Ho denies links to plot as footage shows him greeting men in whiteTop News | Phoenix Un 23 Jul 2019
Pro-establishment legislator Junius Ho Kwan-yiu denies any links to alleged triads who attacked residents in Yuen Long, saying his warm greetings of the men in white was an appreciation for "defending their home."
It was alleged that Ho was behind the attack at the MTR Yuen Long Station, after video footage shows him shaking hands with men in white, telling them they "did a great job." He even gives them a thumbs-up.
Some of those men were the alleged attackers.
Ho, a solicitor who represents the New Territories West geographical constituency, which includes Yuen Long, called the men "heroes," who in turn called him their "idol."
Ho told a press conference yesterday that he knew some of the men, but only happened to run into them after dinner and shook their hands. He claimed he only learned about the men's violent actions after returning home.
Asked by a female reporter why he shook hands with the men, Ho offered to shake her hand but she refused.
"When I reach out my hand to you, you feel intimidated," Ho said. "Shaking hands is just a gesture. I think you have jumped to conclusions."
Ho explained he gave a thumbs-up to praise the men for their spirit of "defending their home and people," but not their violent action against others.
Then he said the violence stemmed from some netizens' calls to "rehabilitate Yuen Long," which made local residents anxious, resulting in the white-shirt action.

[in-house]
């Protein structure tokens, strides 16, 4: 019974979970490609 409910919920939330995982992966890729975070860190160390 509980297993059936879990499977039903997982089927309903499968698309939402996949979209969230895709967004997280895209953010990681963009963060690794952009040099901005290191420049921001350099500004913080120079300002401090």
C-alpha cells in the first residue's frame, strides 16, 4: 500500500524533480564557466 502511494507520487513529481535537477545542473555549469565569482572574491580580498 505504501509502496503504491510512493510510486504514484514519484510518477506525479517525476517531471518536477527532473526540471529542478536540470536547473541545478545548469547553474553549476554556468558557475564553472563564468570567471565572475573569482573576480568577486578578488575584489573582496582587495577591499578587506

He blamed Democratic Party legislator Lam Cheuk-ting, who was beaten by the gang, for bringing "black-shirt thugs" to Yuen Long to protest, triggering the violent acts. But video footage also shows a pregnant woman falling to the ground.
"The black-shirt thugs made the floor wet, and the woman could have slipped and fell down," Ho said.
Asked if he would cut himself off from the alleged triad members, he asked the reporters why should he.
Asked if he regretted shaking hands with the "white-shirt thugs," Ho argued with the reporter, saying "won't you regret asking this question?"
More than 100 people yesterday stormed Ho's office at the Tsuen Fung Centre in Tsuen Wan.
Chanting "shame on Junius Ho," protesters broke glass walls, threw eggs, scattered documents from his office onto the ground, posted memo papers and drew on the wall.
Democracy Camp Meetings convener Claudia Mo Man-ching said the camp would pursue Ho's responsibility in all possible ways, including launching a probe via the Legco Powers and Privileges Ordinance.
Former legislator Audrey Eu Yuk-mee wrote to the Law Society to complain about Ho.